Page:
What if you had nothing? No home, no DVD player, no car, no skills, no money and couldn’t even speak the language? What if you had nothing except a suitcase full of clothes and a few photographs? Welcome to the outlook for many immigrants.

Politicians roll out the immigration debate all the time, but what most people don’t realize is just how frightening the prospect of being an immigrant is. I have been a temporary immigrant once in my life, when I moved to Russia. I came with the full-fledged support of an international firm that provided housing and help with the inevitable paperwork, and I still was overwhelmed, arriving with nothing except a suitcase full of business suits.

Imagine, however, showing up in New York City or Washington DC or Los Angeles with no knowledge of the language, no unique skills and no real savings. Imagine that hours before you landed at JFK or Dulles or LAX you were in the midst of a country at war, or a country where you were no longer welcome because of your race or your religion. Your only hope is to come to a country – ideally the US – where you will be allowed to work hard, raise a family, live in peace and practice whatever religion or custom or culture you choose.

I find it hard to believe that so many people make this drastic choice. It’s easy to flee a country, maybe, when staying means you’ll be killed or raped or maimed. But it’s less easy to imagine fleeing a country where your family has roots, you are a respected member of a community and you have a cultural or religious tradition stretching back hundreds or even thousands of years.

Yet every year someone does. In New York you see huge, thriving, vital immigrant communities. It is not uncommon to meet people in New York who don’t speak English well yet. It is not uncommon to meet a former doctor working as a janitor, or a teacher working as a clerk. And it is not uncommon to see immigrant family after immigrant family succeed against these terrible odds and pass on their work ethic and almost feverish belief in the American dream to the next generation.

I find it really inspiring, and when I look around my workplace I see America made more vital when I have one colleague who’s Russian, another Dominican, another African, another Australian, another Bosnian, and on and on. One of the things I truly dread when I consider leaving New York is a more homogeneous life – fewer ethnic communities, less exotic music piping out of shopfronts, vanilla accents. I know being an immigrant doesn’t make anyone a more interesting person, but I believe being around all of these different cultures and beliefs and cuisines and languages makes me a more interesting person.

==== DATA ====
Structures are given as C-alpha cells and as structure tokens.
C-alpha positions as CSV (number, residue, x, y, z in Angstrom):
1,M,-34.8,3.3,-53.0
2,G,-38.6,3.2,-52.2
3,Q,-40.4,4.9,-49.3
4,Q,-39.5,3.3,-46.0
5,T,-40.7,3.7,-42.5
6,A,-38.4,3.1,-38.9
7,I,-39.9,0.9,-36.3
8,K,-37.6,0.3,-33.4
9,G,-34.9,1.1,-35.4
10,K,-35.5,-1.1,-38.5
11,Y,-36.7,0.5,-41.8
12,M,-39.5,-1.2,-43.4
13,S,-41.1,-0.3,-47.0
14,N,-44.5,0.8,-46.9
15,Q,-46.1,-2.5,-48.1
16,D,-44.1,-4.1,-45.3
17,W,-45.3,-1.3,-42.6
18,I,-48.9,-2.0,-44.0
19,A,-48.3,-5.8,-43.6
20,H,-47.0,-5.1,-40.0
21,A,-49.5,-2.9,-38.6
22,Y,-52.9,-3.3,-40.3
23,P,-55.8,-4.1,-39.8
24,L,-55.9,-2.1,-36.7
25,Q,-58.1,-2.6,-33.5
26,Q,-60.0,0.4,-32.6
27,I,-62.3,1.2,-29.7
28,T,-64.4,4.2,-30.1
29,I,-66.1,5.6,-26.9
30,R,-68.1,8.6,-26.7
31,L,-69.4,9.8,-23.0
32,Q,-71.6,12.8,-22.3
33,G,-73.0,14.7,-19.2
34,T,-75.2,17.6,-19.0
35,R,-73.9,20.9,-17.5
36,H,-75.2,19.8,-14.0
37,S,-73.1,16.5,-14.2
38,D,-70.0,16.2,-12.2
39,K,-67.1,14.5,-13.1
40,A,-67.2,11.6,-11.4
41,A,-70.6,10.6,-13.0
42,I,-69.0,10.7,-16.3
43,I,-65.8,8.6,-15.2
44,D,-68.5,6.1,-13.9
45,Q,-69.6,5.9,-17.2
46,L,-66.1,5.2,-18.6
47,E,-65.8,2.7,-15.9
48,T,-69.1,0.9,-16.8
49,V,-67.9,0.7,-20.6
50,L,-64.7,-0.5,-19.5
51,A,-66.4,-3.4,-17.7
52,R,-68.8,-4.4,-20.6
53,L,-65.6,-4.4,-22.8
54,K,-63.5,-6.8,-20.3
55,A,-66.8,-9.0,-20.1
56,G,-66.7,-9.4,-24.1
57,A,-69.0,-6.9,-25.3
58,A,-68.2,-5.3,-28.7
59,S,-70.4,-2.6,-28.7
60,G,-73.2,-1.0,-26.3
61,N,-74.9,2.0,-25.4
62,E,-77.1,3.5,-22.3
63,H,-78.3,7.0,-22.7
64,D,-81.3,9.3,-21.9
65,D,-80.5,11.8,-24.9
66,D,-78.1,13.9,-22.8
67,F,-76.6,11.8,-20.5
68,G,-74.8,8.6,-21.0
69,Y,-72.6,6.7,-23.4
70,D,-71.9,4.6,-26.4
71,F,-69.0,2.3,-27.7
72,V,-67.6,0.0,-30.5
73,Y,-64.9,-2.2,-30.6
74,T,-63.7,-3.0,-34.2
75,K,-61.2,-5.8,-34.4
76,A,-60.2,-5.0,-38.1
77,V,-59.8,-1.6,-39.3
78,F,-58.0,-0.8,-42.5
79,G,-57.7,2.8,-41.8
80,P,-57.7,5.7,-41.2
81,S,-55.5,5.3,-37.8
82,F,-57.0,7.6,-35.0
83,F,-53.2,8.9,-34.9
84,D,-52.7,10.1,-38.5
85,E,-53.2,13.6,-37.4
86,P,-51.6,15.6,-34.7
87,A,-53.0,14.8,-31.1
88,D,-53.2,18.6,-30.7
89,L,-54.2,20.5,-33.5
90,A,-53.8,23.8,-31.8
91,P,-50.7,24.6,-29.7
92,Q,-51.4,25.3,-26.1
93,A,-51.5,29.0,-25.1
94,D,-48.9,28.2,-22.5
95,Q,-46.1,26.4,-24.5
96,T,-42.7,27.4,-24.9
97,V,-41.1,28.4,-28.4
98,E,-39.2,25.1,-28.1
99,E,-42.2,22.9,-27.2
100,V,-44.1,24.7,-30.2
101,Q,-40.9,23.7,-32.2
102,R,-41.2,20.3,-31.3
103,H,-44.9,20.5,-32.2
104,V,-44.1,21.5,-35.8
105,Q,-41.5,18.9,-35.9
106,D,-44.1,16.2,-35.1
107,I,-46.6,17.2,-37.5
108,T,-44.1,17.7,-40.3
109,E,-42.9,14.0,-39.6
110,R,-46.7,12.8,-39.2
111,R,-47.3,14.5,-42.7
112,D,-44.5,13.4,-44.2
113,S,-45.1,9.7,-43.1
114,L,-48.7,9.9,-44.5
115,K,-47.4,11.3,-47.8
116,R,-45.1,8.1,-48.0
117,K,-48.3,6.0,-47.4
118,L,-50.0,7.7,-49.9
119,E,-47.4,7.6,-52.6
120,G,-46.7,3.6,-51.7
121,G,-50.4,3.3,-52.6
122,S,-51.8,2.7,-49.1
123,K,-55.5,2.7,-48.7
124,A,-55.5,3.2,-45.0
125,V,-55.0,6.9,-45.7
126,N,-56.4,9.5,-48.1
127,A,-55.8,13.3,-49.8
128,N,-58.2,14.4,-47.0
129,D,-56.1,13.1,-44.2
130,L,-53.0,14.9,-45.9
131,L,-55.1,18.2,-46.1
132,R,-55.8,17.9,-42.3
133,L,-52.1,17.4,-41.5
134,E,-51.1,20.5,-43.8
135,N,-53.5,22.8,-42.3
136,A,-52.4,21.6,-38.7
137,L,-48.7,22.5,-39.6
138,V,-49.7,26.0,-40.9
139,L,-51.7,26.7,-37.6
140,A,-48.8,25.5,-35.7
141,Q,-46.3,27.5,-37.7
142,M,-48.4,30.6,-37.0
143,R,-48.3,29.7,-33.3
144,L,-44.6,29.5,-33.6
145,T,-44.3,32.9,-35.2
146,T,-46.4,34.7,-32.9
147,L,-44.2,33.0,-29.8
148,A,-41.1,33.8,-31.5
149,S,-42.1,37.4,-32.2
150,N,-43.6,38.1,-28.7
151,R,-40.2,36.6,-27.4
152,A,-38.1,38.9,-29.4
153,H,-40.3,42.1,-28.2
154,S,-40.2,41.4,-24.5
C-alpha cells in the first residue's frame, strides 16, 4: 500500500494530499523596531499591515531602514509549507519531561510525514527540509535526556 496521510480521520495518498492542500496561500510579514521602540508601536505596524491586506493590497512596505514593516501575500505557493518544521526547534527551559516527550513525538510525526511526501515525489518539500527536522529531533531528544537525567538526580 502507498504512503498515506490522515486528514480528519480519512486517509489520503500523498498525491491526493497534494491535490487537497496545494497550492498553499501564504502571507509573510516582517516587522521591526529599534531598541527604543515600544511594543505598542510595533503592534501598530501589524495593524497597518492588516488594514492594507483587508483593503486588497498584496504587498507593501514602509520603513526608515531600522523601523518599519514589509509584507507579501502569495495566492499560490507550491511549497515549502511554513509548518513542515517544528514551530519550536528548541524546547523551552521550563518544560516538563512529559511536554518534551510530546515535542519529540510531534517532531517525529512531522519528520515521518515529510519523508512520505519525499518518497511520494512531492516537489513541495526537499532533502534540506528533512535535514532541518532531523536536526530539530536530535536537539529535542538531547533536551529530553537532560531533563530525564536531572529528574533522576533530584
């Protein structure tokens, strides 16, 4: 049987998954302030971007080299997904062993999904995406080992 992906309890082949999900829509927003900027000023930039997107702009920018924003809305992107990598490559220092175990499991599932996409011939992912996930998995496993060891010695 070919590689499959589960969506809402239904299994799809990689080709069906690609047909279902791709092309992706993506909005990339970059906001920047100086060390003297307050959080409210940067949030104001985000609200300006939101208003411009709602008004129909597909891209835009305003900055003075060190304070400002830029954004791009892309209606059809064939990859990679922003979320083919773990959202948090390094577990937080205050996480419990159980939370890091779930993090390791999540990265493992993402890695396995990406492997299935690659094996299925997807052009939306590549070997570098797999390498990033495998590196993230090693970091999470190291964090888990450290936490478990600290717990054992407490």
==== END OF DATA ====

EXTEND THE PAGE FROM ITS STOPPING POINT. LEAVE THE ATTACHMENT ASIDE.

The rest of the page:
I hope that the anti-immigration forces remember that immigrants are desperately hoping to come to America, not for a free ride, but exactly the opposite – to pay their fare and reach the same destination as the rest of us, financial and personal independence.

3 Replies to “immigrants”

  1. The whole topic of immigration seems to bring out such violent emotions, doesn’t it? If anyone reads the blog Bill Marriott is writing over at the Marriott Hotels site, you will see that his support of more lenient immigration policies stirs up a lot of comment. One of the earlier posts a couple of months ago made one Marriott customer so angry he vowed never to stay at a Marriott again. Why are we all so upset about immigrants? I really don’t want to be the janitor at the school where I teach, but an immigrant does. My husband doesn’t want to work 12-14 hour days building houses in our neighborhood, but an immigrant does. So, thanks for your thoughts, BB!

  2. Couldn’t agree with this post more, but I’m biased since my family are immigrants themselves. The vitrol that gets spewed sometimes is quite disgusting. I think there are legitimate reasons to be opposed to immigration (reasons I don’t agree with in terms of protecting certain industries, etc), but too often the debate is fueled by people looking to find scapegoats rather than looking for solutions.

  3. I think one of the main differences between people who support immigration and those who don’t is exposure. I would imagine people who are heavily exposed to immigrants on a regular basis are more pro-immigration. Not just people who are dealing with immigrants as workers, but actually socialize with and live around immigrants. I know in NYC if I didn’t like immigrants I’d be a lonely man…

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